Three Irish newspapers have apologised to a former seminarian for publishing a story that falsely accused him of being a part of a fabricated sex scandal at the Irish College in Rome.
The Irish Examiner, The Irish Times, and The Echo all issued formal apologies, acknowledging there was no truth in the matter, saying the article was “false and should not have been published.”
In May 2018, the three papers published stories alleging Conor Gannon, a seminarian at the time, had been expelled or suspended from the Irish College in Rome after being found in bed with another seminarian.
Gannon filed a libel lawsuit against the publications, who now acknowledge “there was no truth in and no basis for” the claims.
Damages are expected to be paid to Gannon by the newspapers, as settled in High Court.
The Irish Catholic reports that The Irish Times refused to take down the story until recently, unlike other media outlets which did so shortly after it was revealed to be false.
A source close to one of the two accused told The Irish Catholic that “All he wanted was a simple correction of the record, that he left the Irish College in Rome of his own accord and was not kicked out or found to have been involved in some sexual activity with another seminarian. But the rector Msgr Ciaran O’Carroll refused.”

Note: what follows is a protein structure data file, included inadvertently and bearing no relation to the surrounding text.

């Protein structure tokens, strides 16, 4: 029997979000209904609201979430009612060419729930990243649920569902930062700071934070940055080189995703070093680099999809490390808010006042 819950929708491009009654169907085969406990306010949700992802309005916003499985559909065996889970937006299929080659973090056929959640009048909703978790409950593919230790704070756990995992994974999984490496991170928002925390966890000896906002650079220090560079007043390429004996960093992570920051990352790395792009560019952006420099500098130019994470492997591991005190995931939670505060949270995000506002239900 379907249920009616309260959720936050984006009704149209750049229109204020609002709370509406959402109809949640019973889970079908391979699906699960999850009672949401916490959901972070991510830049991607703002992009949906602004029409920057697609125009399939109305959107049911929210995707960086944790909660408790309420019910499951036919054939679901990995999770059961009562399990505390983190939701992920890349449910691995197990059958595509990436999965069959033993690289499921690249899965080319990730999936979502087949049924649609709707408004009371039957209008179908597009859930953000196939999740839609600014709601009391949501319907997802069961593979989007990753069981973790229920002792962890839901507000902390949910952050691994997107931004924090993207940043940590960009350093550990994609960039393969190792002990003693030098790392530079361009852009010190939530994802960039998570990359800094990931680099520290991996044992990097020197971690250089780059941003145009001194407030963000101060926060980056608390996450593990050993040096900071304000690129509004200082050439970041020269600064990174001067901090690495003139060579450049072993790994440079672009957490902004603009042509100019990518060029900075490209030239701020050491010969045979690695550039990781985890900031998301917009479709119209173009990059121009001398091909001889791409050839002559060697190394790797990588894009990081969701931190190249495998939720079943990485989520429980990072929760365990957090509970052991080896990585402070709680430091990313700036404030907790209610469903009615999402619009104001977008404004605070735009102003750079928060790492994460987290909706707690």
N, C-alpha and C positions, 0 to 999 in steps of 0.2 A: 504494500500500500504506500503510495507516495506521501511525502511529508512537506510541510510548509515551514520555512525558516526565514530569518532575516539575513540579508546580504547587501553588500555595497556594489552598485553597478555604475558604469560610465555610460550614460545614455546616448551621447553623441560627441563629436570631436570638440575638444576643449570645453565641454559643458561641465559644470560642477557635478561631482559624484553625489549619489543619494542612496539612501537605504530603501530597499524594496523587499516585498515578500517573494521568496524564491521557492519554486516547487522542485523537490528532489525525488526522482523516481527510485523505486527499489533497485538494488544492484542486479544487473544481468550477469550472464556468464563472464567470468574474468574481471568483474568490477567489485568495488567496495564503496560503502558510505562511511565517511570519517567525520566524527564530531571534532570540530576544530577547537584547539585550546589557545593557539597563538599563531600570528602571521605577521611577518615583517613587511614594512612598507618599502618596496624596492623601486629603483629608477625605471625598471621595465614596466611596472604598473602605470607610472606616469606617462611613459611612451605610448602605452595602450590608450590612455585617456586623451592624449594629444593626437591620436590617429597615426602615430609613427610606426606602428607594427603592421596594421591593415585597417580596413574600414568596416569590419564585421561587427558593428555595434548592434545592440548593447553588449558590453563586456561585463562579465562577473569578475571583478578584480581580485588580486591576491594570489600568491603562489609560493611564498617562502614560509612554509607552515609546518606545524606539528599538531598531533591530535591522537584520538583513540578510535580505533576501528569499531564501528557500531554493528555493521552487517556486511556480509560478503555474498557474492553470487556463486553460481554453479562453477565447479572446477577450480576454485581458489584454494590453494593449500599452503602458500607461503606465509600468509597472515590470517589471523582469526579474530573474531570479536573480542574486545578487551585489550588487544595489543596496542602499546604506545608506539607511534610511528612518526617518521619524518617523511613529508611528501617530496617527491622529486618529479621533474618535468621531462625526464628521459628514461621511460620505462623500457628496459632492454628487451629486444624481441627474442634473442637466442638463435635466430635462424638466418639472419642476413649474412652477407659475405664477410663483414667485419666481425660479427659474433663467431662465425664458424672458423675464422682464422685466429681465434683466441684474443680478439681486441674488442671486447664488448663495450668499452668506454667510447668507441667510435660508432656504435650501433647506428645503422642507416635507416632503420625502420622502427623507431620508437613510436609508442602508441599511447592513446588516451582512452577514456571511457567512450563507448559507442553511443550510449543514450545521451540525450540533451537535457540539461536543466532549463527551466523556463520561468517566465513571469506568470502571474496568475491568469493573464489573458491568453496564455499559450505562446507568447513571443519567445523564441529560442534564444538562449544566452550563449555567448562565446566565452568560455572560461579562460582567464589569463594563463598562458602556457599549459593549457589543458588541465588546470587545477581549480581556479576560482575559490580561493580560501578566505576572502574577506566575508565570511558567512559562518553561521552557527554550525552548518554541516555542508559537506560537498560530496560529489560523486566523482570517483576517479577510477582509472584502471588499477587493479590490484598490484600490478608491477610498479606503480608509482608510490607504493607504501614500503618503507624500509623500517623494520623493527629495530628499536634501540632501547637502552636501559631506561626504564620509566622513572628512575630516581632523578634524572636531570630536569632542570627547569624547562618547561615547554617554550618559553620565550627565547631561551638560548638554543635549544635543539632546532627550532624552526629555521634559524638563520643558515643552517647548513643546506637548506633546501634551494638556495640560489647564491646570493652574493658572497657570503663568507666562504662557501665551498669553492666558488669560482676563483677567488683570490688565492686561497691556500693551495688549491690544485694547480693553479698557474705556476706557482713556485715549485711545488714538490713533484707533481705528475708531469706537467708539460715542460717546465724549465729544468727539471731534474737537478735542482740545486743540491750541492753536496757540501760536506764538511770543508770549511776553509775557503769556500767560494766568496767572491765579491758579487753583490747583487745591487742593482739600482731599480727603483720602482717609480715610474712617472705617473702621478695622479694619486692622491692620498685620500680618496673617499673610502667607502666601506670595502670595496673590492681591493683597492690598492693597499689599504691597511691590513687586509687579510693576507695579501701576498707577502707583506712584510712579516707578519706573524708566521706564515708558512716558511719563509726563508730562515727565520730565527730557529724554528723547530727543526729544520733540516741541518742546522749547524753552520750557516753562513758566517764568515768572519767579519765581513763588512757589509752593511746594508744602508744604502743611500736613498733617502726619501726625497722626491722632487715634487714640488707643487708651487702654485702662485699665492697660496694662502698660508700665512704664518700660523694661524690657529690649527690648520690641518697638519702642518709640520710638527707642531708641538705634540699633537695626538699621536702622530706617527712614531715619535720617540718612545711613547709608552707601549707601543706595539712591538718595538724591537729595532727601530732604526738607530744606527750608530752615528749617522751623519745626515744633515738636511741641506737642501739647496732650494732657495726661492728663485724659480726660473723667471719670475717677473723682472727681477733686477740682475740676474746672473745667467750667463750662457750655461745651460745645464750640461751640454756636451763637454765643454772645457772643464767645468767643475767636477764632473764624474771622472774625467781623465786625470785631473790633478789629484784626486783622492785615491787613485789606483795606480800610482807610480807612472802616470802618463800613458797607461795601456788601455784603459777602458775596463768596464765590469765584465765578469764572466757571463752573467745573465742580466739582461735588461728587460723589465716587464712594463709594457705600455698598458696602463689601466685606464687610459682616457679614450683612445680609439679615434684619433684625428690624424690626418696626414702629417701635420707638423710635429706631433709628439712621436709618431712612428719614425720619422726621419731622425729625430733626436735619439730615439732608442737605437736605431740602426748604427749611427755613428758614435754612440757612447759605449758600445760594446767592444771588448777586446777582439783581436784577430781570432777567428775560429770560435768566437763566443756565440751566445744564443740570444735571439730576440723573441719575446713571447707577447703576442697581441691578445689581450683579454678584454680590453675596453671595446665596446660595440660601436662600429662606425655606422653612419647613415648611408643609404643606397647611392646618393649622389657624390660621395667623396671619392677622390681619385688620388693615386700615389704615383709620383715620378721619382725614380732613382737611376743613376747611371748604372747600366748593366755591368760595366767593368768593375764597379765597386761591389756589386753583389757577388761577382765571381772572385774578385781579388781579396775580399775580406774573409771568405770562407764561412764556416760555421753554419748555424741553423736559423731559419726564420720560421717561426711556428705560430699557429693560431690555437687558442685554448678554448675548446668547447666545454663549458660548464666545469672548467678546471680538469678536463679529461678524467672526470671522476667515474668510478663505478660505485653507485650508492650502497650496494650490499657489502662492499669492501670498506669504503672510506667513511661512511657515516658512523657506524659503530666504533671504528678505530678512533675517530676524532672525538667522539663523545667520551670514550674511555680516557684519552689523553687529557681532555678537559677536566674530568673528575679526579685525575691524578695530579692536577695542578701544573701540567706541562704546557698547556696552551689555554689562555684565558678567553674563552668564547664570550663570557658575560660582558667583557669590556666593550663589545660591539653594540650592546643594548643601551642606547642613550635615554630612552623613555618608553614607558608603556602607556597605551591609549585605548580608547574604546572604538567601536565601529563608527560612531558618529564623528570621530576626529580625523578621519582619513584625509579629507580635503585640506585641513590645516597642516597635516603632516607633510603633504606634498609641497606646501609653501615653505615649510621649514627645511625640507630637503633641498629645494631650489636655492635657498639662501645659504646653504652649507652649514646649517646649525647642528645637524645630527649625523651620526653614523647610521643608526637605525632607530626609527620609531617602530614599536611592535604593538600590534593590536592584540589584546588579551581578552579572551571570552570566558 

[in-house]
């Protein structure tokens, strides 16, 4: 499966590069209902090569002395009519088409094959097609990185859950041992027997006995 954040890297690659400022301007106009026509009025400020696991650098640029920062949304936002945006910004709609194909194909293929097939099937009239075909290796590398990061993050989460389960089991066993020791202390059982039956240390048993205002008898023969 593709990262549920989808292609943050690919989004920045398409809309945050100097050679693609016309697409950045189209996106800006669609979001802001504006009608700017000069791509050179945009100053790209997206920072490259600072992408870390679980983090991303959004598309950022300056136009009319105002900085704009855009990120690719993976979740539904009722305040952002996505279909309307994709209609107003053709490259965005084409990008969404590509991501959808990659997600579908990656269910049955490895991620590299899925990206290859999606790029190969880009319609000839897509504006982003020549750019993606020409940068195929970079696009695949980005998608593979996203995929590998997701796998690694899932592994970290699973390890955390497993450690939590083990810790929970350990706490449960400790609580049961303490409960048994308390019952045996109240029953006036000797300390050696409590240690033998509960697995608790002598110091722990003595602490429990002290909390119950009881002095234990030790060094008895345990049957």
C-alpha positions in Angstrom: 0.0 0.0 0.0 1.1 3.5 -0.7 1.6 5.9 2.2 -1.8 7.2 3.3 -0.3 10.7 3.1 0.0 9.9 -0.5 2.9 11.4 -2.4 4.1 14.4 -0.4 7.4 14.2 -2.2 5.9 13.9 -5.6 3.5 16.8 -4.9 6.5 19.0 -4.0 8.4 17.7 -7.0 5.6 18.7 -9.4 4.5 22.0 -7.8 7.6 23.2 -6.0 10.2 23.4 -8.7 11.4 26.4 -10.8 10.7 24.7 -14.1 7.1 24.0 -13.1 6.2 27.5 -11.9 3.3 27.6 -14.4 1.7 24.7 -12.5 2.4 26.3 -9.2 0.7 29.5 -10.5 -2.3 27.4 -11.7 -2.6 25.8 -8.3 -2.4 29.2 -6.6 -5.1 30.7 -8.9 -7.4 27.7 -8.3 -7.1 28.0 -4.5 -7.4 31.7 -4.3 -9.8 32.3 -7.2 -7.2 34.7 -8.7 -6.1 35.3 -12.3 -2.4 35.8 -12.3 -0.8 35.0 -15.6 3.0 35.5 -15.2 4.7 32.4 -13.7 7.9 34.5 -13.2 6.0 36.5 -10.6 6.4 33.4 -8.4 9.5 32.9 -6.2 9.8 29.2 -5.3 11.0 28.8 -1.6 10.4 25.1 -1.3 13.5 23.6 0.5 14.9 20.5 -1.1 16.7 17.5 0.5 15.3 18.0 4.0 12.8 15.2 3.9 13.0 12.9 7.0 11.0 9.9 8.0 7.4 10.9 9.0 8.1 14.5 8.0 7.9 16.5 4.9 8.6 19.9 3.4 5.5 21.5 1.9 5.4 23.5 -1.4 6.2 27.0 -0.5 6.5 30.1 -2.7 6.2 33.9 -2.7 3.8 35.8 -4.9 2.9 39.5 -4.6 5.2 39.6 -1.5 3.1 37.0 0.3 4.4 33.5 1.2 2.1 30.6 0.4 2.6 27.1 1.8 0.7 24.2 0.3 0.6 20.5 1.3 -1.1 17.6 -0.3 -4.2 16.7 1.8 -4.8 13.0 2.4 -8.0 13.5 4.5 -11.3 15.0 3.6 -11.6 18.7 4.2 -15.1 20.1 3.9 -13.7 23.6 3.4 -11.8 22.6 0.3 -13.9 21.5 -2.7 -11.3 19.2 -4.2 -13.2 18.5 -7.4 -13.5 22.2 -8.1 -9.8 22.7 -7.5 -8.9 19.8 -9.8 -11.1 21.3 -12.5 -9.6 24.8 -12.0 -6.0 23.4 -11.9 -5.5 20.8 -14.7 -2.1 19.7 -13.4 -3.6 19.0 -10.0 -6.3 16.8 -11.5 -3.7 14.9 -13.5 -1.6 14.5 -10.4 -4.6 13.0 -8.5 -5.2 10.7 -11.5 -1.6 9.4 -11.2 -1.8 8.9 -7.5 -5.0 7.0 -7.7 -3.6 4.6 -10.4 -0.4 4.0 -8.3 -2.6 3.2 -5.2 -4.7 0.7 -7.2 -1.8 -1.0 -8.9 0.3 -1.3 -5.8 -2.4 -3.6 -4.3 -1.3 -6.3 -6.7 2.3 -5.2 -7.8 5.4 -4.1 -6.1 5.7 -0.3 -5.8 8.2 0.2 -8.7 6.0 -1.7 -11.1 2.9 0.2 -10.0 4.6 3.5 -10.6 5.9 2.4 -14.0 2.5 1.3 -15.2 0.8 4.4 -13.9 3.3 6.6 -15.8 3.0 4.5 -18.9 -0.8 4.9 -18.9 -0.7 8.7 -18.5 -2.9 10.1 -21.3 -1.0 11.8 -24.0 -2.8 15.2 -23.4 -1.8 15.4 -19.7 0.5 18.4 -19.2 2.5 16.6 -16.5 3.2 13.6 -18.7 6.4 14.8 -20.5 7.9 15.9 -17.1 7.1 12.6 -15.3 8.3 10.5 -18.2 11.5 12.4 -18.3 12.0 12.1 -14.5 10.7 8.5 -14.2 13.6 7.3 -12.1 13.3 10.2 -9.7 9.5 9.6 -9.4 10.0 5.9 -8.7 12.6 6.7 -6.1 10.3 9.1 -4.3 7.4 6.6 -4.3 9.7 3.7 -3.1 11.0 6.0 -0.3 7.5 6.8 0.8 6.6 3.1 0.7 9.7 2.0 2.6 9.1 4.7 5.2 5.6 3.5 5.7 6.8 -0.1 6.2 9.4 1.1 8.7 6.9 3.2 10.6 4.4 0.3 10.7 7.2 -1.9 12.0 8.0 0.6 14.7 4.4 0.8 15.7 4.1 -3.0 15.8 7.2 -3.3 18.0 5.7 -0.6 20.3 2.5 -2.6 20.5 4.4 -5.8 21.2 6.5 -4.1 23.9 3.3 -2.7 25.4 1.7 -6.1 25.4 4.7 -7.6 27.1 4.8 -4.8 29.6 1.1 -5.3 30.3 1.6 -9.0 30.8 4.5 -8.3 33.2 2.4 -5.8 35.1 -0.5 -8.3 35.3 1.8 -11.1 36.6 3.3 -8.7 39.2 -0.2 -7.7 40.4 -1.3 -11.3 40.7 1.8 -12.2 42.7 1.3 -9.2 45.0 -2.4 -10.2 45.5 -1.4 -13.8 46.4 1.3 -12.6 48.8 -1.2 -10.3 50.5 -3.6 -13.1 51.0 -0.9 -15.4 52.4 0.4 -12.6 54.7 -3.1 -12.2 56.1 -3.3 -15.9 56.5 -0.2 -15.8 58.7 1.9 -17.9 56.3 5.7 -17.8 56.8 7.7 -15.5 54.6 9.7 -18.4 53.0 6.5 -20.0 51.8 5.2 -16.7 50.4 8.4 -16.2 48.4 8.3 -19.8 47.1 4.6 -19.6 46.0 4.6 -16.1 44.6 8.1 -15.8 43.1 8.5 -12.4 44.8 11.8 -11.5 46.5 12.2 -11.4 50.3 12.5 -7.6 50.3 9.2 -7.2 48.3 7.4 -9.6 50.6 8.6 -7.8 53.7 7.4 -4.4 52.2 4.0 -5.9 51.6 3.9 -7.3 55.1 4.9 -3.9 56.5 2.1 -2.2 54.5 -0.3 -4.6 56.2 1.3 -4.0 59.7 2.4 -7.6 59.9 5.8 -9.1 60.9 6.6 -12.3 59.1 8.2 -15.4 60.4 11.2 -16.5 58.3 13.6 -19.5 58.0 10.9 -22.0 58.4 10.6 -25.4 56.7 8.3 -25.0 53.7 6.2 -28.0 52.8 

The source said “The young man gave four years of his life to the seminary and was hung out to dry, the Archbishop did a Pontius Pilate,” claiming that Archbishop Diarmuid Martin of Dublin did not help clear the names of the two men falsely accused.
The Irish Catholic reported in May 2018 that the two men were reprimanded for excessive alcohol consumption and chose to leave the seminary, contrary to reports of their expulsion due to a sex scandal.
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